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The Abbey Church of St Edmund Also known as Bury Abbey

 

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  • Abbey of St Edmund, Bury St Edmunds
  • Abbey of St Edmund, Bury St Edmunds

Other Information

  • Bedricsworth, now Bury St Edmunds, became a major point of pilgrimage in the mid 10th century thanks to its association with St Edmund, the murdered christian martyr king of East Anglia.
  • Edmund's personality cult grew to such size that it contained 300 holdings of land throughout England including 70 in Suffolk. There was complete legal control of the whole of the area of the now defunct West Suffolk County Council area which survived until 1974.
  • After Canterbury and Walsingham it was the main stopping point for pilgrims in medieval England, another source of the great wealth it displayed.
  • The power of the abbey was such that it remained independent from the Archdiocese of Canterbury and had direct links with Rome.
  • Rebuilding of the abbey began in 1095 and continued for 100 years funded with a massive influx of money from its holdings. At it's peak it housed 100 monks and a similar number of servants.
  • The library was one of the largest in Europe containing over 2,000 volumes of medieval illuminations.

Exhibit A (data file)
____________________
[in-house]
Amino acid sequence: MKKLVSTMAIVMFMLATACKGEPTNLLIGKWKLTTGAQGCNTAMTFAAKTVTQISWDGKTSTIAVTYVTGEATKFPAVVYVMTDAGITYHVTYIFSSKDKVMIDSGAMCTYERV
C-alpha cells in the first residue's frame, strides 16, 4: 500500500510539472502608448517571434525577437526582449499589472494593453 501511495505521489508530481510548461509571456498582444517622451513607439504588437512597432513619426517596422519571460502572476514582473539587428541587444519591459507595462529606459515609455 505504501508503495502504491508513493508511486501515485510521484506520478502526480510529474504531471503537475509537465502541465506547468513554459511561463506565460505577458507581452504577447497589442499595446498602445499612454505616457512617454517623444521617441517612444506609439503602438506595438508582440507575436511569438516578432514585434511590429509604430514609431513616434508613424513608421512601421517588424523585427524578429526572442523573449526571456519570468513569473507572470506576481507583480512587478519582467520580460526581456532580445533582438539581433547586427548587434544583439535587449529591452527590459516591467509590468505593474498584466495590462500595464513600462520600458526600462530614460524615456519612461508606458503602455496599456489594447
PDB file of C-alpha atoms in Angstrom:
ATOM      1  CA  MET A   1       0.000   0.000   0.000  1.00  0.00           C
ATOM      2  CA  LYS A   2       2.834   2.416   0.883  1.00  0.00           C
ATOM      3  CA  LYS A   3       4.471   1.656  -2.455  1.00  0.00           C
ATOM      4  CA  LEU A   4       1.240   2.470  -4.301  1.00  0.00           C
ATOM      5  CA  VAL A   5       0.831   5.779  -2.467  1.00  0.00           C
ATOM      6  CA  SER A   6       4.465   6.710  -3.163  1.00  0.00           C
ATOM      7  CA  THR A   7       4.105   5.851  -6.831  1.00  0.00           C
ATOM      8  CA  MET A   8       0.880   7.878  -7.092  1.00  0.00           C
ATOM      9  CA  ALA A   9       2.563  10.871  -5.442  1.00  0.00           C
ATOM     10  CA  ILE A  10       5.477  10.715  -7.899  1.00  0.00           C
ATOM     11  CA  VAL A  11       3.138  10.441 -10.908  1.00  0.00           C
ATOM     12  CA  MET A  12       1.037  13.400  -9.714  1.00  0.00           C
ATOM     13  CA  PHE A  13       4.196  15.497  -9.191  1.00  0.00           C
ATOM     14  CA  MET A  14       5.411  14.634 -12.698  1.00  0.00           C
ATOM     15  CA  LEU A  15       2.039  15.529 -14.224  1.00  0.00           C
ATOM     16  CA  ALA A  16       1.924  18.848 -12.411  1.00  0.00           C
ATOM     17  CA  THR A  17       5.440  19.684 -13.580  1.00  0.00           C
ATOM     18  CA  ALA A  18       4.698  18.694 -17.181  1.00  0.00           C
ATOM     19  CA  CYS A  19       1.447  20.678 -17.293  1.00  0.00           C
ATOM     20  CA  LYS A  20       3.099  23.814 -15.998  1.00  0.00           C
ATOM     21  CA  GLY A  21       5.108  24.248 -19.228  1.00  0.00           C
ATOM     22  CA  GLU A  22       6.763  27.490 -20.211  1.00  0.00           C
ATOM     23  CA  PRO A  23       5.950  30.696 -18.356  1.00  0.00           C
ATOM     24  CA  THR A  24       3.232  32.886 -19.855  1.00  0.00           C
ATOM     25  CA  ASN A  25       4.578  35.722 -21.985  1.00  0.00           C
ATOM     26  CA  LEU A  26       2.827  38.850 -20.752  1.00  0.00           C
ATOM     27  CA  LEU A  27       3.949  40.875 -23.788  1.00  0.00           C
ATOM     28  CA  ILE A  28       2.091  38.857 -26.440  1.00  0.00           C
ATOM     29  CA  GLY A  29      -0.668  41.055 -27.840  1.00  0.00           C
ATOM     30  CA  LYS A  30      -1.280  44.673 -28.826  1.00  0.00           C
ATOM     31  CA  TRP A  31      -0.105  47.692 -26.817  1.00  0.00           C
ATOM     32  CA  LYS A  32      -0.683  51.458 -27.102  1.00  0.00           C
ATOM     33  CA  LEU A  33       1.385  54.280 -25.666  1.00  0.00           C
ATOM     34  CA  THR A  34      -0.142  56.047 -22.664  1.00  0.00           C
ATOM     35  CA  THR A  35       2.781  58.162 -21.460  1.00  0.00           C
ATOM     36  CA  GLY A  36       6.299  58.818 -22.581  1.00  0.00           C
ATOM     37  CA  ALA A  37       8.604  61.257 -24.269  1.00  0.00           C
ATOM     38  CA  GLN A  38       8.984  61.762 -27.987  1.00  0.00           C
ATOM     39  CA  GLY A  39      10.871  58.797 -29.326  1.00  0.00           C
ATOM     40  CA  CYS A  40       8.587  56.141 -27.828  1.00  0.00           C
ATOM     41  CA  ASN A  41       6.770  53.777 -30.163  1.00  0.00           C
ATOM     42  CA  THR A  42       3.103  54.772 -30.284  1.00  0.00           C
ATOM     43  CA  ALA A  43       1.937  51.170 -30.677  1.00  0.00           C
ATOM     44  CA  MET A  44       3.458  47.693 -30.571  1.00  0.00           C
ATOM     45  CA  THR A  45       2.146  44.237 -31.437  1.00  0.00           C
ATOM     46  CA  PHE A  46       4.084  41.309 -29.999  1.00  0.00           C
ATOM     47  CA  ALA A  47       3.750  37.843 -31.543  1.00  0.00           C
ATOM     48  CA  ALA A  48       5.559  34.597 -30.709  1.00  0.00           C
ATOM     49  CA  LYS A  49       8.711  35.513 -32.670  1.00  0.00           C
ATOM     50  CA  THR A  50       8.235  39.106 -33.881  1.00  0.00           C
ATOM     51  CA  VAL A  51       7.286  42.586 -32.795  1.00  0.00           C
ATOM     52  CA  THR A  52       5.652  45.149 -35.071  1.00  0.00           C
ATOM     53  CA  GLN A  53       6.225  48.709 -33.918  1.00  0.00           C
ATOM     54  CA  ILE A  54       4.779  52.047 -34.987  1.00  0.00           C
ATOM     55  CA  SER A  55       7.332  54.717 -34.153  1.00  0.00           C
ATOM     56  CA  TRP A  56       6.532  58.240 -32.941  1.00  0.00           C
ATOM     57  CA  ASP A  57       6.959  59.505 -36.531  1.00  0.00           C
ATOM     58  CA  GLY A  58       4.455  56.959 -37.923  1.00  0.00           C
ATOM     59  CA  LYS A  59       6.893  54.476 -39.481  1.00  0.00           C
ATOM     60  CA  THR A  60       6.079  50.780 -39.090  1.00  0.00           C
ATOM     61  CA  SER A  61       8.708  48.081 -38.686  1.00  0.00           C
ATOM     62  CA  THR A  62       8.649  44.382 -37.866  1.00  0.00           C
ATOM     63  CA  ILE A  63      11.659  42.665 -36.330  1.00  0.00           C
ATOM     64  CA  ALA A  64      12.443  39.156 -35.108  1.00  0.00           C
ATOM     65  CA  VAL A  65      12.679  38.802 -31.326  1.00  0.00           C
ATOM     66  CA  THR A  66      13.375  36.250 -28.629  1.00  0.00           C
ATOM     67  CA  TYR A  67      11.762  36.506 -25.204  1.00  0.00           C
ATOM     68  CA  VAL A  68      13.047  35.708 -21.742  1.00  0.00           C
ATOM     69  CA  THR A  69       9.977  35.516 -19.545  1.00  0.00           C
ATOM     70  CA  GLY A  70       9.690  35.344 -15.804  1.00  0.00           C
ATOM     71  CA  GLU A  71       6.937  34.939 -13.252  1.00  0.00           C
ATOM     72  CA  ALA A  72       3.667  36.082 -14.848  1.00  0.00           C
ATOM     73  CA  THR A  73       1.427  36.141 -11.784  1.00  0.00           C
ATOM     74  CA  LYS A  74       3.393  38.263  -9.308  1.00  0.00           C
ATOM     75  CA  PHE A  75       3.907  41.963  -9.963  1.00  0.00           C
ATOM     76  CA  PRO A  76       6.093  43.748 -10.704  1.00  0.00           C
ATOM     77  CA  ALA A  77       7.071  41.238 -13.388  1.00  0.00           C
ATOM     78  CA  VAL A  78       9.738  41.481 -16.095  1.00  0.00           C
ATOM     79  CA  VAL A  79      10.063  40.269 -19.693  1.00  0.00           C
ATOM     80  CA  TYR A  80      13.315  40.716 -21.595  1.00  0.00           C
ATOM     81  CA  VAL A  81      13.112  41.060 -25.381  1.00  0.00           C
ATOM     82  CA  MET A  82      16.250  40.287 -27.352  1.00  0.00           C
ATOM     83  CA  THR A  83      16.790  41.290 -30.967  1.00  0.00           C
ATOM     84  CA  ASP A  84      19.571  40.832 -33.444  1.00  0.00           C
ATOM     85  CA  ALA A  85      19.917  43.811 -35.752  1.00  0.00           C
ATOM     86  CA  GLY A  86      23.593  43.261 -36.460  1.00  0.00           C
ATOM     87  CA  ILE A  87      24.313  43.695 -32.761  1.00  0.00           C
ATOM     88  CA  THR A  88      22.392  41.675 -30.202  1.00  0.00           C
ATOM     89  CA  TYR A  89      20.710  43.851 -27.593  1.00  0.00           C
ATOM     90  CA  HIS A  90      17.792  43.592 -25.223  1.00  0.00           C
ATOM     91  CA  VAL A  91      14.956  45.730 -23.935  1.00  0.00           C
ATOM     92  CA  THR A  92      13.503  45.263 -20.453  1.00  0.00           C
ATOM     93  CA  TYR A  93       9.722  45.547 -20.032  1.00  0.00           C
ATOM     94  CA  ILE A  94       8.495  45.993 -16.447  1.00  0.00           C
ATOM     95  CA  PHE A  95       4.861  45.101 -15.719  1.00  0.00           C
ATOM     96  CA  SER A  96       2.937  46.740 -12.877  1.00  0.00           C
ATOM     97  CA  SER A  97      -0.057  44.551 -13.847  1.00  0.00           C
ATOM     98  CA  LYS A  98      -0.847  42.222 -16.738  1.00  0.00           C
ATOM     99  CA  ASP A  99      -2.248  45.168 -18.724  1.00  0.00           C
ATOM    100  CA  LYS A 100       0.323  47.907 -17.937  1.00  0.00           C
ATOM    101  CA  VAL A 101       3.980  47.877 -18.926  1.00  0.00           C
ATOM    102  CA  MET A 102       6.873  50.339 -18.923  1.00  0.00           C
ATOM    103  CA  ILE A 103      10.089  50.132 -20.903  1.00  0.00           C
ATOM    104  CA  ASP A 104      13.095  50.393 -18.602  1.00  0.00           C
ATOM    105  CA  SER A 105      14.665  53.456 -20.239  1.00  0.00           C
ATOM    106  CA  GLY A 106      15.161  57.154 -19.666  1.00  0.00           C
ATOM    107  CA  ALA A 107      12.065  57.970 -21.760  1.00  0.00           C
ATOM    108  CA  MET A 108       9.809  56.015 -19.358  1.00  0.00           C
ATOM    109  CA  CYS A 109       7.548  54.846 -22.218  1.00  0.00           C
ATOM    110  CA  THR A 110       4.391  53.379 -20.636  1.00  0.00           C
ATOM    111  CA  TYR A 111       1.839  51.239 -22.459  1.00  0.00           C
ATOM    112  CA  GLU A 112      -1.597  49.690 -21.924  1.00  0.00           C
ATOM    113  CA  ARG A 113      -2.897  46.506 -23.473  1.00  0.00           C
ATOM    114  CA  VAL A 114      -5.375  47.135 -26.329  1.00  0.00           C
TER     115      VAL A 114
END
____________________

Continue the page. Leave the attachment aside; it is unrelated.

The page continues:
• The Abbey was over 160 metres long and 65 metres wide. It was so large you could fit Suffolk's biggest parish church, St Peter and St Paul at Lavenham, into the nave and transepts four times, and still have room for left over Thornham Parva up in the sanctuary.
  • The spire on the central tower reached an estimated 65 metres. The lantern tower was around 70 metres tall.
  • A fire wrecked havoc destroying much of the Abbey and its treasures in 1465 and the death knell sounded in 1538 when the land was sold off by the Crown.
  • St Edmund's body was finally offered for reburial and reburied in 1901 in Westminster Cathedral having presumed to have been lost for hundreds of years.

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Architect
John Wastell

Reference Data

Reference No.
3090
First Uploaded
19-02-2006
Last Editorial Date
03-08-2013
 

Building Location

Council
St Edmundsbury Borough Council
County
Suffolk
Region
East Anglia
Country
United Kingdom

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Building Specification

Status
Ruined
Construction start date
900
Completion date
1195
Demolition Date
1538
Style
Gothic

Roof Height (AGL)
70.00 *

Market Data

Primary Use
Place of Worship


Metres > Feet

* Estimated Height